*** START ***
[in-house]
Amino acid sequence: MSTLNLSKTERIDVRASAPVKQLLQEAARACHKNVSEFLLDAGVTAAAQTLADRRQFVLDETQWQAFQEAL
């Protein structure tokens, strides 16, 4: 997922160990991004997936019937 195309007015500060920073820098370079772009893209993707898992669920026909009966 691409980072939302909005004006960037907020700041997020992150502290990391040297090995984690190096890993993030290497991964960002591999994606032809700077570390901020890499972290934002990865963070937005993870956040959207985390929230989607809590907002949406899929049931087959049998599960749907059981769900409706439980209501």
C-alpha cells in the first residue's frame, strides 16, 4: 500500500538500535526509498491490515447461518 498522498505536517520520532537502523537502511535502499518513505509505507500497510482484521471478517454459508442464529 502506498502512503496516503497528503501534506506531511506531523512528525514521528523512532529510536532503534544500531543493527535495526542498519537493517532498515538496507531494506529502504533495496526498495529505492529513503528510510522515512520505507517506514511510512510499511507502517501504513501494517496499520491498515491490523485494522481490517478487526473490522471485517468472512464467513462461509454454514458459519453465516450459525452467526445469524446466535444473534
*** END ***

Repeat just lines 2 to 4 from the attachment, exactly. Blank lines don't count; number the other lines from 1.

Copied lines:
Amino acid sequence: MSTLNLSKTERIDVRASAPVKQLLQEAARACHKNVSEFLLDAGVTAAAQTLADRRQFVLDETQWQAFQEAL
């Protein structure tokens, strides 16, 4: 997922160990991004997936019937 195309007015500060920073820098370079772009893209993707898992669920026909009966 691409980072939302909005004006960037907020700041997020992150502290990391040297090995984690190096890993993030290497991964960002591999994606032809700077570390901020890499972290934002990865963070937005993870956040959207985390929230989607809590907002949406899929049931087959049998599960749907059981769900409706439980209501």
C-alpha cells in the first residue's frame, strides 16, 4: 500500500538500535526509498491490515447461518 498522498505536517520520532537502523537502511535502499518513505509505507500497510482484521471478517454459508442464529 502506498502512503496516503497528503501534506506531511506531523512528525514521528523512532529510536532503534544500531543493527535495526542498519537493517532498515538496507531494506529502504533495496526498495529505492529513503528510510522515512520505507517506514511510512510499511507502517501504513501494517496499520491498515491490523485494522481490517478487526473490522471485517468472512464467513462461509454454514458459519453465516450459525452467526445469524446466535444473534